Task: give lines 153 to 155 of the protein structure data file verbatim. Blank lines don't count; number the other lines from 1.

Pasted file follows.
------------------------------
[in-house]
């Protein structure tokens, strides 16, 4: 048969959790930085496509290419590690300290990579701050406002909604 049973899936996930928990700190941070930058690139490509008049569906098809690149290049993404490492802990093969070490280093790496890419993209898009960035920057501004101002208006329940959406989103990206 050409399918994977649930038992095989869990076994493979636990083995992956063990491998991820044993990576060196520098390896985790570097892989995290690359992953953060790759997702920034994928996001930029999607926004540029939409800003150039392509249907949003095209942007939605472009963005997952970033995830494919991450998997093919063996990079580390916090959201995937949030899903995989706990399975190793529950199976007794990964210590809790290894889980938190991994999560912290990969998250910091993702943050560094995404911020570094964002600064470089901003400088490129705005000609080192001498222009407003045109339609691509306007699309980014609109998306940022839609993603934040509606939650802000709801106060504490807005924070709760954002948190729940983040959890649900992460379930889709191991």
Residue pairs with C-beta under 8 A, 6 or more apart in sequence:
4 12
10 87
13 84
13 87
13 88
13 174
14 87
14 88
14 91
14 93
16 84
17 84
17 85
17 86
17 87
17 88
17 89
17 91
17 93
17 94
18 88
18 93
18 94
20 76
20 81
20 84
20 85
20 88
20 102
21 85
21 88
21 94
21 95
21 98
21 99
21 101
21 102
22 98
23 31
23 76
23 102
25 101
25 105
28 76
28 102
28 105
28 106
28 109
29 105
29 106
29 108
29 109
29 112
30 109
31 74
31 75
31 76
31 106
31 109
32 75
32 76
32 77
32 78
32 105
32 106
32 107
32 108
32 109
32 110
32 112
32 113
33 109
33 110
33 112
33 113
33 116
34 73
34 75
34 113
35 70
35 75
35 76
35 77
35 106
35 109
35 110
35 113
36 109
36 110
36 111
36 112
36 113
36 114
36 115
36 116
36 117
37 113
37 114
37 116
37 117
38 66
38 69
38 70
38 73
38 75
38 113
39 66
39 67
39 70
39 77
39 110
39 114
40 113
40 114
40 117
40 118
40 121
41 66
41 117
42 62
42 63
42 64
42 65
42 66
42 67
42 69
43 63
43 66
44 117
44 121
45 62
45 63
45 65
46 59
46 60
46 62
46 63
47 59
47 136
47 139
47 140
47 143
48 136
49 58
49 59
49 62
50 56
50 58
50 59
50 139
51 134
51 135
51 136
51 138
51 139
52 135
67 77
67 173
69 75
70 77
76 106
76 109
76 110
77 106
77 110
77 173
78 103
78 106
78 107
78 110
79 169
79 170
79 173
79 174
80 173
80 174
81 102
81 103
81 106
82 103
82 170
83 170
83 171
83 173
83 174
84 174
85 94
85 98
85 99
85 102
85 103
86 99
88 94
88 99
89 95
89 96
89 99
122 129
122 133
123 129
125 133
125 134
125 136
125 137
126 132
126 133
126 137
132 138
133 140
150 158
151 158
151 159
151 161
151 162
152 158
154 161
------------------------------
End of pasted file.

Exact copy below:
50 139
51 134
51 135